The Mystery Of Leon Trabuco's Lost Gold

In 1933, a meeting among Mexican businessmen was held in Cuernavaca, Mexico. Those present included international banker Rafael Borega; ranchers Ricardo Artega and Carlos Sepulveda; and millionaire Leon Trabuco. They discussed a plan concocted by economics professor Guzman Morada about how the group can make a large profit from gold. According to Morada, per The Meister Chronicles, the United States was about to set a $10 increase on the price of gold, which at that time was at $20.67 per ounce.

The plan was to acquire gold in Mexico and transport the goods to the United States to sell when the price went up. The men pooled their resources together and purchased gold from small-scale gold miners in Mexico. However, the plan was a big risk, as they faced prison time if they get caught smuggling gold, but it was a risk they were willing to take. It is said that in total, Trabuco and the other men were able to come up with 16 tons of gold that were cast into ingots (via Unsolved). Trabuco hired a pilot named Red Moiser to transport the gold to a location in Farmington, New Mexico. Several trips had to be done to transport all the gold, and the final shipment happened on July 14, 1933. It was only Trabuco who knew the exact location of where the gold was buried.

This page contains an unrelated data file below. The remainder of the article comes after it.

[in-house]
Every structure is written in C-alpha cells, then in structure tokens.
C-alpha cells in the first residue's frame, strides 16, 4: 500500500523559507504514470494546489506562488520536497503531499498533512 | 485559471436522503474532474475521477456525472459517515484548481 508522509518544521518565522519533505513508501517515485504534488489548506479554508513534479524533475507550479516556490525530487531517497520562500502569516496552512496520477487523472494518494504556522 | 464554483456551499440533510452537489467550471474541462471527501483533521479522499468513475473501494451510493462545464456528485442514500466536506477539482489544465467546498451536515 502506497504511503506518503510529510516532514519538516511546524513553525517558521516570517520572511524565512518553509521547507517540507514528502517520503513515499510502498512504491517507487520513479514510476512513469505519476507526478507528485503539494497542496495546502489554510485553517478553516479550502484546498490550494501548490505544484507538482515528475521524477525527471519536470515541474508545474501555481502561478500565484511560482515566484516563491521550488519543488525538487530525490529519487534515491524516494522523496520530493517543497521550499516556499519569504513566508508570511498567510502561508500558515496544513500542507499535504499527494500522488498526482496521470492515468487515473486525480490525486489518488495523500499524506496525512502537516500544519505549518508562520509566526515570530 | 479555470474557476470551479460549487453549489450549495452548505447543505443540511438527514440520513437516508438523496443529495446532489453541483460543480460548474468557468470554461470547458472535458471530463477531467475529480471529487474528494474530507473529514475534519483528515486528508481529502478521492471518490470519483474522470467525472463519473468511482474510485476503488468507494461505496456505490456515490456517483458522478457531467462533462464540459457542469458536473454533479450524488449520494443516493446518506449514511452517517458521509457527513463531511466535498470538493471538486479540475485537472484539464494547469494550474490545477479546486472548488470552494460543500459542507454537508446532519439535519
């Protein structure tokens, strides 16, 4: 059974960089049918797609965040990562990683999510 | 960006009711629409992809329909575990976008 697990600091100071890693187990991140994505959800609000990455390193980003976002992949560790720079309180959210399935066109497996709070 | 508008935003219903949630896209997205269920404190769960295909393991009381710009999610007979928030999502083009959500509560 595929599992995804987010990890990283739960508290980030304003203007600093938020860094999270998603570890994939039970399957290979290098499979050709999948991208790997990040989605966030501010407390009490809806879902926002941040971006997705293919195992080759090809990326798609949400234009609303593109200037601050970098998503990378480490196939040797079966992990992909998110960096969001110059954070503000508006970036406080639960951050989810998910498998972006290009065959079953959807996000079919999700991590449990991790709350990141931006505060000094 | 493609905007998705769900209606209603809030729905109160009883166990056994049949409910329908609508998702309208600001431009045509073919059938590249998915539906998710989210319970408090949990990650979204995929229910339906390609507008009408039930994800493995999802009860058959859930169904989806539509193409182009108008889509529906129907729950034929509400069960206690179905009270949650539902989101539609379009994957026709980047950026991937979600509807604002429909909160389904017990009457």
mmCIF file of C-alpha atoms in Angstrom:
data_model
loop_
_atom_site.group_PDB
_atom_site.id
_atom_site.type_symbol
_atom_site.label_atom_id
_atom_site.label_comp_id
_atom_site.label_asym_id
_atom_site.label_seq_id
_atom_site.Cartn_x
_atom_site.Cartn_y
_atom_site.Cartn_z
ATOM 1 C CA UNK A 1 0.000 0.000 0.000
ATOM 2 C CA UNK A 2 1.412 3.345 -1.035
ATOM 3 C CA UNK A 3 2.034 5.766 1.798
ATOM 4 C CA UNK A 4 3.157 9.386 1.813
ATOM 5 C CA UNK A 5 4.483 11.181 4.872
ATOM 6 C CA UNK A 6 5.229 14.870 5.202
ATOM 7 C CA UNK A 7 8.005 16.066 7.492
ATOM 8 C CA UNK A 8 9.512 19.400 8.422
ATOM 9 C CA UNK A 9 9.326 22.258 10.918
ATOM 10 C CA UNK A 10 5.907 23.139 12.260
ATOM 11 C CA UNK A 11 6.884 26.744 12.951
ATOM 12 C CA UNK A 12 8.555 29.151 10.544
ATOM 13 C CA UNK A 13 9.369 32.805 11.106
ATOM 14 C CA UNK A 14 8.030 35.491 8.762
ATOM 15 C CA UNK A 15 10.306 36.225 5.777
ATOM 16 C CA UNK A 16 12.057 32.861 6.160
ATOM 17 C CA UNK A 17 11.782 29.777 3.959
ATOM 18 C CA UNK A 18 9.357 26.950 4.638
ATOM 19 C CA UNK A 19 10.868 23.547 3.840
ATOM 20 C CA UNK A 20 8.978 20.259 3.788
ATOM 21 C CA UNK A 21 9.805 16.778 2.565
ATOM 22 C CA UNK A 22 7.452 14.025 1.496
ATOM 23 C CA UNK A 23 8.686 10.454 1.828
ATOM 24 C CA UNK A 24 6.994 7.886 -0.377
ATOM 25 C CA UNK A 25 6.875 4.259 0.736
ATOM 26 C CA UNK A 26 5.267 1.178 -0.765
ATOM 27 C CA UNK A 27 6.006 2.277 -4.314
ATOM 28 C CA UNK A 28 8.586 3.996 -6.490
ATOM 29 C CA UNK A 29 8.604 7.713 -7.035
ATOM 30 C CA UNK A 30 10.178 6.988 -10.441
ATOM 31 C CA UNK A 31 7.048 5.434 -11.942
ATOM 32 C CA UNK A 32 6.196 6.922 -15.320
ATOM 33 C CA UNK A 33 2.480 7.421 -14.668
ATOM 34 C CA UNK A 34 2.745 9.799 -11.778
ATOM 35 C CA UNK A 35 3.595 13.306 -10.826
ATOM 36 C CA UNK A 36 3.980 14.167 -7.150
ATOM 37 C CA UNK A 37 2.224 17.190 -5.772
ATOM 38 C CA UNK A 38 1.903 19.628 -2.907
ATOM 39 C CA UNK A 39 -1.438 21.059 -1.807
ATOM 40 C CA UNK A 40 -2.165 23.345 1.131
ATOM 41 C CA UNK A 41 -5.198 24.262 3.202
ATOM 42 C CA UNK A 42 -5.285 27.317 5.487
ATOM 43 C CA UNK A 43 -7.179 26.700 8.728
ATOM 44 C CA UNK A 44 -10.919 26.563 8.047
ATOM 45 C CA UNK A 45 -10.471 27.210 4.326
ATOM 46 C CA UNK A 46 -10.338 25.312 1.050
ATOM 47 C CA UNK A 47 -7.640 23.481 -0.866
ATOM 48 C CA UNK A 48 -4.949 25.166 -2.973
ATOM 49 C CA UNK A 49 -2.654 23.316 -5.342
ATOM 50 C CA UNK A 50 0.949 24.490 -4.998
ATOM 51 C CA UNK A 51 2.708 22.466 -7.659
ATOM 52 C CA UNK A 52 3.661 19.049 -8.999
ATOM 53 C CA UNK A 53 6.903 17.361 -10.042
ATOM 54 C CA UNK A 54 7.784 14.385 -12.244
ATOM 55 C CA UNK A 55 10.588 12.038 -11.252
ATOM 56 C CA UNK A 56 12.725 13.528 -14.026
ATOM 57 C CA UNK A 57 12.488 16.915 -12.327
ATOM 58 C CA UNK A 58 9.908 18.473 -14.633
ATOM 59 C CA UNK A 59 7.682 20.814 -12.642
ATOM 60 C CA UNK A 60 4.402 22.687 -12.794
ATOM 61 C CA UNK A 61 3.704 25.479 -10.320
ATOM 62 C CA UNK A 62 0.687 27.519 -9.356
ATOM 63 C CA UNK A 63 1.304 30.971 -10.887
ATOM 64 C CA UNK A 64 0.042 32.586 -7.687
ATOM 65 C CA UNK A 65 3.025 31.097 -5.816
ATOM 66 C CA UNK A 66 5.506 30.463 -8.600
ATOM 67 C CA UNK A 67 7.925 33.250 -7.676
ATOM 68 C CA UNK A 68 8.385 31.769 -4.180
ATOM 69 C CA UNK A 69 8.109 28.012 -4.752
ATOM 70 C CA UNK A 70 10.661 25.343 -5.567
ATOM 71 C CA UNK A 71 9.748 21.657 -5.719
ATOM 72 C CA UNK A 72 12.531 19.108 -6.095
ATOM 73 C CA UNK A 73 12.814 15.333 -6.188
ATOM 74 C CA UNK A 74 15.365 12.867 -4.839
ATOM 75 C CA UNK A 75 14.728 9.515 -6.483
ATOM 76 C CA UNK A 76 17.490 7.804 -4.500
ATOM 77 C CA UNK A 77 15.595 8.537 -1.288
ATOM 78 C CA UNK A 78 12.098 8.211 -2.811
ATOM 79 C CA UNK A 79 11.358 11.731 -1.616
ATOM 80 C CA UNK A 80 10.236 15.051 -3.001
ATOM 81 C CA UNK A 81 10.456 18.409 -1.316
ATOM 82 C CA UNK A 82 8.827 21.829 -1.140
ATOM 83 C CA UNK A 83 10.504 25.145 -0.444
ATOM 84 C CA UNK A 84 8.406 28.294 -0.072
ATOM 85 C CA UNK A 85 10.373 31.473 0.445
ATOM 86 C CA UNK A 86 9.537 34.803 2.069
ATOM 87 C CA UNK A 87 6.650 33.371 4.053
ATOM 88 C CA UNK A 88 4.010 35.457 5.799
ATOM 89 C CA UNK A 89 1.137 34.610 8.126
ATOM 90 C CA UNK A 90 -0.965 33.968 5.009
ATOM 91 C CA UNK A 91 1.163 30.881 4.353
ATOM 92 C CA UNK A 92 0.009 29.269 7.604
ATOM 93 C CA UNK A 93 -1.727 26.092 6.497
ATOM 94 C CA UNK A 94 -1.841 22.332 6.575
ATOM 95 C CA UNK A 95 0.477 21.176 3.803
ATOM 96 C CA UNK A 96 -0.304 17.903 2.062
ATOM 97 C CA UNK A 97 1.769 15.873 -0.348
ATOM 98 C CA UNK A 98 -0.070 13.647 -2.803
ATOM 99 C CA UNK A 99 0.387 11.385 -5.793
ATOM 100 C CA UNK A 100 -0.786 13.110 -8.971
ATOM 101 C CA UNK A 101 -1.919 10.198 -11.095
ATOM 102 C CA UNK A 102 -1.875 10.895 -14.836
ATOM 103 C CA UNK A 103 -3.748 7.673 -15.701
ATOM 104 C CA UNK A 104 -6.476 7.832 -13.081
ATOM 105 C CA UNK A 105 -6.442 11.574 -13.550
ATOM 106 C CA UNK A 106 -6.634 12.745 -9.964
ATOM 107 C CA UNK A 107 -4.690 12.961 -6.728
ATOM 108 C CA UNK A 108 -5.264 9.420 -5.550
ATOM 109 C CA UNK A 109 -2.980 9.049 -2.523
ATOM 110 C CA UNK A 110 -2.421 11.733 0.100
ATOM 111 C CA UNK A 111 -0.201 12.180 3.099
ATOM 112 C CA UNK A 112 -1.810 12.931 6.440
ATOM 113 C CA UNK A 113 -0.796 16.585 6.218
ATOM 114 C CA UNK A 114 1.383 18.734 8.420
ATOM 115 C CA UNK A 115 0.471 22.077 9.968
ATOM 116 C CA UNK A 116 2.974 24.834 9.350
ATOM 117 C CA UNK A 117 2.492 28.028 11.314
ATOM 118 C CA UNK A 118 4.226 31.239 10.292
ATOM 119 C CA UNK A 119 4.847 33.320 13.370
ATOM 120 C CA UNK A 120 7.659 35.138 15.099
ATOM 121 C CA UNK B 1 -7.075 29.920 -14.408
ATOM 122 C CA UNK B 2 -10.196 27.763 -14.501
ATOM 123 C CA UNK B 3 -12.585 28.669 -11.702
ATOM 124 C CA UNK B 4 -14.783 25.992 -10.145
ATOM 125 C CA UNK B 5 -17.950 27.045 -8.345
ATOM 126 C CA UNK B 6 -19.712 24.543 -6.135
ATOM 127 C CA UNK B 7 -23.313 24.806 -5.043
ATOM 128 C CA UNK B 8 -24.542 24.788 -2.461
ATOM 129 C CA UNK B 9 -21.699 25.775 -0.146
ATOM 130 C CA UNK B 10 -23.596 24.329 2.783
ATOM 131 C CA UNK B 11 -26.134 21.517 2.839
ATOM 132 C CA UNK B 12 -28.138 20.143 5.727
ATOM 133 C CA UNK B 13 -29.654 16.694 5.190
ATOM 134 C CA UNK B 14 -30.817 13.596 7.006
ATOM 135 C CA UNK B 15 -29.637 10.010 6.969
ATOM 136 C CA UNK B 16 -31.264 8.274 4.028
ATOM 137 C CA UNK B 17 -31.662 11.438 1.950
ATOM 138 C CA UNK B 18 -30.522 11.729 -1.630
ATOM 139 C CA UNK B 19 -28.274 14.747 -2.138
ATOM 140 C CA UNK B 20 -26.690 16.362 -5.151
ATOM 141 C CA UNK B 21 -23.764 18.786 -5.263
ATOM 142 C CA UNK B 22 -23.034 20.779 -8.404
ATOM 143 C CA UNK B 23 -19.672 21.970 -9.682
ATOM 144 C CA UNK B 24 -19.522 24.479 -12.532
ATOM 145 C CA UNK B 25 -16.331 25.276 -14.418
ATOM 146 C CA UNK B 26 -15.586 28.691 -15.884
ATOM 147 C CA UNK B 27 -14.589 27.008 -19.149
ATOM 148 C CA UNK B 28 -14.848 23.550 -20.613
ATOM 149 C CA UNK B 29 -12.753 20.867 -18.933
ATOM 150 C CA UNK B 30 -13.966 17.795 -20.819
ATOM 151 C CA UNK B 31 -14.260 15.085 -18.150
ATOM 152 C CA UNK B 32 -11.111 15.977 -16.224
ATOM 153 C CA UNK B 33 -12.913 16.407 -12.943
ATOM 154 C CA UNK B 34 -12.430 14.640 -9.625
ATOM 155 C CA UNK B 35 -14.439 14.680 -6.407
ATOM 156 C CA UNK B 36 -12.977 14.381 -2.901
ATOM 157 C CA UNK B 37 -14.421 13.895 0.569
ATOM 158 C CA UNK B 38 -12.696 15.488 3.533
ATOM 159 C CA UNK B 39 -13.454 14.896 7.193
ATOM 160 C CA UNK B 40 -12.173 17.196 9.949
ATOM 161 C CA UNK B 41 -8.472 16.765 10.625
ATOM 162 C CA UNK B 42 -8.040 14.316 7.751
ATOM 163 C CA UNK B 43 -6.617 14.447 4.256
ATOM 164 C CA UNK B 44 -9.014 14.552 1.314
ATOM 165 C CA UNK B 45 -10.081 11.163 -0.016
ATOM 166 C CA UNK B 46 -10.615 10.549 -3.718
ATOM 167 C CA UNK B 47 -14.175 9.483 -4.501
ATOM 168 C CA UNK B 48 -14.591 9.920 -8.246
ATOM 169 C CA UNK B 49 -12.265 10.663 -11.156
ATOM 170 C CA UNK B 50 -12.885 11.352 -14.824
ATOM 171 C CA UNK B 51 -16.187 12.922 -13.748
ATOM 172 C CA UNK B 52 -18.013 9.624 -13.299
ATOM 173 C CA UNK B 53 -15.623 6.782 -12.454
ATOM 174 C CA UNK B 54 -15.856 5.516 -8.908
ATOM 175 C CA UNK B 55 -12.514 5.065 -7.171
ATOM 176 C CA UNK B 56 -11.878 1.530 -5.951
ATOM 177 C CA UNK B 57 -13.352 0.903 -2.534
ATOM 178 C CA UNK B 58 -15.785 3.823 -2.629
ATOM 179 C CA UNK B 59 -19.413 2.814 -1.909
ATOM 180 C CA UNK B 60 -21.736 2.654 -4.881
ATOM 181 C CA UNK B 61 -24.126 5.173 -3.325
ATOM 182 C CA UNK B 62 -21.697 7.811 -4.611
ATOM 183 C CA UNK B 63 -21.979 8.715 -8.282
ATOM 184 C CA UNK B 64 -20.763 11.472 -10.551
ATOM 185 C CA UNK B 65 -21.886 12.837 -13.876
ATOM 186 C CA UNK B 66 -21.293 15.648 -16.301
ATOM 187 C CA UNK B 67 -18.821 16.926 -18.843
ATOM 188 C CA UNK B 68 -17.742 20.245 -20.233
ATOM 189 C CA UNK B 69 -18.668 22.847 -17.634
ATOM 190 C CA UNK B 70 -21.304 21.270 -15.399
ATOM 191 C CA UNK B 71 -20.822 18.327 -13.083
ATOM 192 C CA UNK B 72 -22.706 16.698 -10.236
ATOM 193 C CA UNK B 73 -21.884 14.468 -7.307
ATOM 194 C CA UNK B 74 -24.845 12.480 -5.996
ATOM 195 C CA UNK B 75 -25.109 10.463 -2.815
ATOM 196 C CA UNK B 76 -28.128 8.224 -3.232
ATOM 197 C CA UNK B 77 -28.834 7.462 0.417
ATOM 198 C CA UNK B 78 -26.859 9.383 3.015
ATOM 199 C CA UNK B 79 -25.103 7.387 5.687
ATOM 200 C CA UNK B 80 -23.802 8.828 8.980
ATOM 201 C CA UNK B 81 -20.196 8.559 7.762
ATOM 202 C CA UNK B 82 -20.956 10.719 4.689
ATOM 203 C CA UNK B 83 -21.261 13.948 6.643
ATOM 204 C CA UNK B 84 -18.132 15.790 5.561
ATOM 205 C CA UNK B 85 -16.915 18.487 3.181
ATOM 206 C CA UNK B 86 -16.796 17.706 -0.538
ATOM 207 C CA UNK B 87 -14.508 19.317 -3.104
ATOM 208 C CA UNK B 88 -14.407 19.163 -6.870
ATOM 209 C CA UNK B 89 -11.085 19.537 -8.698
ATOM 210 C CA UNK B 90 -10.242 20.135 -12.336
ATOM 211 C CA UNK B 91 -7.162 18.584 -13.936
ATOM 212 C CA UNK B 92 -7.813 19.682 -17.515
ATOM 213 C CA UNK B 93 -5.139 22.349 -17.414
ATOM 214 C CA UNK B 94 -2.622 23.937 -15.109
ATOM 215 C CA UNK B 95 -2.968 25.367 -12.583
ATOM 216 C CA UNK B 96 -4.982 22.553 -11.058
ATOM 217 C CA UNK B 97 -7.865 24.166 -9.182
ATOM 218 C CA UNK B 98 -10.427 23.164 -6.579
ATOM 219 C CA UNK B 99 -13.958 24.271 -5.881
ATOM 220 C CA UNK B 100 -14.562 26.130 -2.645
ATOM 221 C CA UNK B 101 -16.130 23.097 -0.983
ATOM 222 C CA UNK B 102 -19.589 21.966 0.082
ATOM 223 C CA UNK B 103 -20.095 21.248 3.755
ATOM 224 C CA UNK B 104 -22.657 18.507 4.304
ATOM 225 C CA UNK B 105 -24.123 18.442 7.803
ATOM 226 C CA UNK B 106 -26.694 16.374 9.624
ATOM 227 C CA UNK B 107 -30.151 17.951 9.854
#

The Gold Reserve Act spoiled the plan

According to Unsolved, Leon Trabuco's group would have made about $7 million in profit when the gold price soared. However, they decided not to sell yet, as they wanted to wait for the price to increase further to be able to get more profit. That was a bad decision, though.

In January 1934, President Franklin D. Roosevelt signed the Gold Reserve Act, which stated that all gold in the U.S. was to be transferred to the U.S. Treasury, thus making it illegal to privately own gold and sell them for profit. Trabuco and his co-conspirators were left with 16 tons of buried gold that they couldn't profit from. Over the years, the three men who were part of the deal died, and only Trabuco was left. In 1946, an investigation into his smuggling activities began, and he was found to have violated the Gold Reserve Act. However, per The Meister Chronicles, he was given the option to reveal the location of the gold in exchange for getting the chance to sue for the rightful ownership of the gold. Trabuco refused the deal and fled to Spain. It's unknown when exactly he died, but the location of the gold was never revealed. Throughout the years, many have attempted to find the gold, but no one has been successful to this day.